It is important to meet the deadline/schedule for presentations. Any extensions must be
negotiated with the instructor in advance in person. Late work will be penalised.
Grades will be granted as
90% up: excellent; 80% up: good; 70% up: average; 60% up: poor, below 60%: fail.
Aitchison, J. (1987). Words in the Mind: An Introduction to the Mental Lexicon.
Oxford: Basil Blackwell.
Allen, V. F. (1983). Techniques in Teaching Vocabulary. OUP.
Bonin, P. (Ed.) (2004). Mental Lexicon: ”Some Words to Talk About Words”. Hauppaue, N.Y.:
Nova Science Publishers.
Bowen, T., & Marks, J. (1994). Inside Teaching. Heinemann. Ch. 7. What’s in a
word? Some approaches to teaching, learning and remembering vocabulary, pp 90-106.
Carter, R., & Mc Carthy, M: (1988).Vocabulary and Language Teaching. Longman
Gairns R., & Redman S. (1986). Working with Words, CUP,
Harmer, J. (1991). The Practice of English Language Teaching. Longman. Ch. 9
Teaching vocabulary, pp. 153-180.
Lewis, M. (1993). The Lexical Approach, LTP.
McCarthy M. (1990) Vocabulary, OUP,
Morgan, J., & Rinvolucri, M. (1986). Vocabulary. OUP.
Nation, I. S. P. (2001). Learning Vocabulary in Another Language. CUP.
Oxford, R. L. (1990). Language Learning Strategies. Boston: Heinle & Heinle. Ch. 3.
Applying memory strategies to the four language skills. pp. 58-69..
Read, J. (2000). Assessing Vocabulary. CUP.
Schmitt, N. & McCarthy (Eds.) (1997). Vocabulary: Description, Acquisition and
Scrivener, J. (1994). Learning Teaching. CUP. Ch. 5. Teaching Vocabulary, pp. 7392. Pedagogy. CUP.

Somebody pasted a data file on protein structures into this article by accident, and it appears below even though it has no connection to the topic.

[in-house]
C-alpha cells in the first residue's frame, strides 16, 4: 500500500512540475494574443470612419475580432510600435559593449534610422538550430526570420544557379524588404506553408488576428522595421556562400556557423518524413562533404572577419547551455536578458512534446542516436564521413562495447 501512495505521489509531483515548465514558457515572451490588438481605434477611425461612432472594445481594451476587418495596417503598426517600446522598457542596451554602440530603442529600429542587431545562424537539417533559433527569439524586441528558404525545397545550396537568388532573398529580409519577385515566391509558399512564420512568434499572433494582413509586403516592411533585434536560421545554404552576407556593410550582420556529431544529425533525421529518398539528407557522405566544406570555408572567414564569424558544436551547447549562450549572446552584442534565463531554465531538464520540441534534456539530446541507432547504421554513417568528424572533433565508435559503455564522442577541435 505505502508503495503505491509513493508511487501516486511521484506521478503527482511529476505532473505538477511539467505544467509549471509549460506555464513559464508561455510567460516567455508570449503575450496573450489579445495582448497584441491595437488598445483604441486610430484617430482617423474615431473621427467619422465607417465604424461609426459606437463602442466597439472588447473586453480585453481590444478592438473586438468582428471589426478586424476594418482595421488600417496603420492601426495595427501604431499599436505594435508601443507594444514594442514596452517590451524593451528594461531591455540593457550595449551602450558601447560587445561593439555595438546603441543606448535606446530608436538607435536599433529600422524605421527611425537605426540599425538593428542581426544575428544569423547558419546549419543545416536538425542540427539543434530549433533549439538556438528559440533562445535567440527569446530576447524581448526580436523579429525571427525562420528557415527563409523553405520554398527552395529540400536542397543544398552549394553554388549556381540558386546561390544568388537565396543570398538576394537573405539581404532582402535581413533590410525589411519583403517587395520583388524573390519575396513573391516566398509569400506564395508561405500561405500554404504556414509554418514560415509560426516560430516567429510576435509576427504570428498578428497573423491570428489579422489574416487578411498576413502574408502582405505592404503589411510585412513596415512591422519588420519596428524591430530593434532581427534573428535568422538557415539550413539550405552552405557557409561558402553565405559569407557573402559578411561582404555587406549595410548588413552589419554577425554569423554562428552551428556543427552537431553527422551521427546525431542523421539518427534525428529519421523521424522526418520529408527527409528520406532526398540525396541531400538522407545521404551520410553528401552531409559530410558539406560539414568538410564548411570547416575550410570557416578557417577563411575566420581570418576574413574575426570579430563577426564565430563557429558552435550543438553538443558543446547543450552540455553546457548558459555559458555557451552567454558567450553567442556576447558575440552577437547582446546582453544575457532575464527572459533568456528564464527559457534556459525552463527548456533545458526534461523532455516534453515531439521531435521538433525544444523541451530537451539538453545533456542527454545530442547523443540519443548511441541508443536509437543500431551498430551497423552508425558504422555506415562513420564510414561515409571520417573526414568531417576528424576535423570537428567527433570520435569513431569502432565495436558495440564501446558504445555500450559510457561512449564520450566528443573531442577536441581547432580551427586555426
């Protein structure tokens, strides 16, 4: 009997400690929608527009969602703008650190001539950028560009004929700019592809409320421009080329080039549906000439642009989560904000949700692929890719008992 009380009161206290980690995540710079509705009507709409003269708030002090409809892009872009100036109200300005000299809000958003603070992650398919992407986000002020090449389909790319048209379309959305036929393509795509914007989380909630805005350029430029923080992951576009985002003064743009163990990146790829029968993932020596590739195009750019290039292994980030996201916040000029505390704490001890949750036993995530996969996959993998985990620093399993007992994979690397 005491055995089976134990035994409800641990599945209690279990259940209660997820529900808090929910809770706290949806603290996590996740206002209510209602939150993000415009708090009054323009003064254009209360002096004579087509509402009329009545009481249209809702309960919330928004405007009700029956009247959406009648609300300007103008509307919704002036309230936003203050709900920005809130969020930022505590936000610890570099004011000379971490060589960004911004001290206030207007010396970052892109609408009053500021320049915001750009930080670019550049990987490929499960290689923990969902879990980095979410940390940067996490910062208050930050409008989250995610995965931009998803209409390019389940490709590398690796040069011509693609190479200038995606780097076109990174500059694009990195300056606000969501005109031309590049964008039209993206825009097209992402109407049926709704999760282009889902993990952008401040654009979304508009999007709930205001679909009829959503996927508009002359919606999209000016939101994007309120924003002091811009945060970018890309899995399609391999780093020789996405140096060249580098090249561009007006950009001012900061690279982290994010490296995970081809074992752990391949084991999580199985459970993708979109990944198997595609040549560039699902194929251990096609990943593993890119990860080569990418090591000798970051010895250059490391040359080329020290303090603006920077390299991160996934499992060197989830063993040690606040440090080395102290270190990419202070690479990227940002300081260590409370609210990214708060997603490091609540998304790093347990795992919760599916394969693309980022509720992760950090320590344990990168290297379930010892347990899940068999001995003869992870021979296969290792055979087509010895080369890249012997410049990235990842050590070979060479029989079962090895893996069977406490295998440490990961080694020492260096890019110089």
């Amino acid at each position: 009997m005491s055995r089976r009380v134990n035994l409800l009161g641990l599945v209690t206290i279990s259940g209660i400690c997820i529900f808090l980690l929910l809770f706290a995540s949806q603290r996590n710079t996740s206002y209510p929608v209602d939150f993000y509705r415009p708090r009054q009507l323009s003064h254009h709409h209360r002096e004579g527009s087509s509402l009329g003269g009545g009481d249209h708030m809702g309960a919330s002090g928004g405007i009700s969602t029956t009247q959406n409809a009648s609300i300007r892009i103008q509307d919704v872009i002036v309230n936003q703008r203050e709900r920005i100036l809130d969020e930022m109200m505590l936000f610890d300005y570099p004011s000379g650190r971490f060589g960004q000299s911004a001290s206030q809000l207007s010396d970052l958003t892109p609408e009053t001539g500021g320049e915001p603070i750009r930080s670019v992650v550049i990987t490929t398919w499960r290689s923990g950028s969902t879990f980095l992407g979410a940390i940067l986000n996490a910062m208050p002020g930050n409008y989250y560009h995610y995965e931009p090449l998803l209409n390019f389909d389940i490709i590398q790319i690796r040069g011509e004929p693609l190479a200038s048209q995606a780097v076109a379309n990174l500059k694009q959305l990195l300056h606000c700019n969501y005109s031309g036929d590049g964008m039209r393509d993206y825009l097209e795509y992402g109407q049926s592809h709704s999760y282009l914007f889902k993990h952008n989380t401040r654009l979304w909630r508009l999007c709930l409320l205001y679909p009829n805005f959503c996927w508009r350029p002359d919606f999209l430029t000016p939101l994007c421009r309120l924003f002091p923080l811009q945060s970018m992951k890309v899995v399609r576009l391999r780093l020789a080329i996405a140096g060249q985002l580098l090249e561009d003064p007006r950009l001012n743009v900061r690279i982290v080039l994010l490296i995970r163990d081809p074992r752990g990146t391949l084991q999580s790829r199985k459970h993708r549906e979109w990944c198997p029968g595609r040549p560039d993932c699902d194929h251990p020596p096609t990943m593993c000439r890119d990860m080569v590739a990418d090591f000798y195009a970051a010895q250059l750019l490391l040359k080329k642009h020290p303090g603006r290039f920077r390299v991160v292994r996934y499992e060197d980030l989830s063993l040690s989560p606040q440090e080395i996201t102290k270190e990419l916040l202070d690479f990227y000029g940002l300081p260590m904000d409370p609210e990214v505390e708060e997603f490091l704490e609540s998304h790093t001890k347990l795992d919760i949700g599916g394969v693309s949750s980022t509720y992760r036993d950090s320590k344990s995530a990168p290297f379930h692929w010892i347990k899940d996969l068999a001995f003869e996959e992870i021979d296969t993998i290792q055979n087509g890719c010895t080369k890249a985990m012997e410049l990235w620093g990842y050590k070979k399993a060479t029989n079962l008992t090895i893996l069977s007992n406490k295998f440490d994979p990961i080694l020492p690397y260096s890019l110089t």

Sharifian, F. (2002). Memory Enhancement in Language Pedagogy: Implications from
Cognitive Research. {online} TESL-EJ, 6(2). September 2002. Located at:
Singleton, D. (1999). Exploring the Second Language Mental Lexicon. CUP.
Taylor, L. (1992). Vocabulary in Action. Prentice Hall.
Ur, P. (1996). A Course in Language Teaching. CUP. Ch. 5. Teaching Vocabulary,
pp. 60-74.
Watcyn-Jones, P. (1993). Vocabulary Games and Activities. Penguin.
Wolter, B. (2001). Comparing the L1 and L2 Mental Lexicon: A Depth of
Individual Word Knowledge Model. Studies in Second Language Acquisition,
23, 41-69.
Course Content and Schedule
Lesson topic
Sept. 19. Popular myths about vocabulary acquisition;
How to give an effective presentation?
Sept. 26. What does it mean to know a word? ;
Which words and how many words to teach? - selecting and organizing vocabulary
Oct. 03. Ways of vocabulary teaching
Oct. 10. The role of context in vocabulary learning. Incidental and intentional vocabulary
Oct. 24. What makes a word easy or difficult to learn?
The Influence of L1 vocabulary on L2 vocabulary learning
Oct. 31. Memory processes in vocabulary acquisition
Nov. 07. The mental lexicon
Nov. 14. Strategies for learning and remembering vocabulary
Nov. 21. New technologies in vocabulary acquisition
Nov. 28. The role of dictionaries in vocabulary learning and teaching
Traditional vs. electronic dictionaries;
Dec. 05. Testing vocabulary
Dec. 12. End-of-the-term test
Dec. 19. Summing up, assessing students’ work, evaluating the course.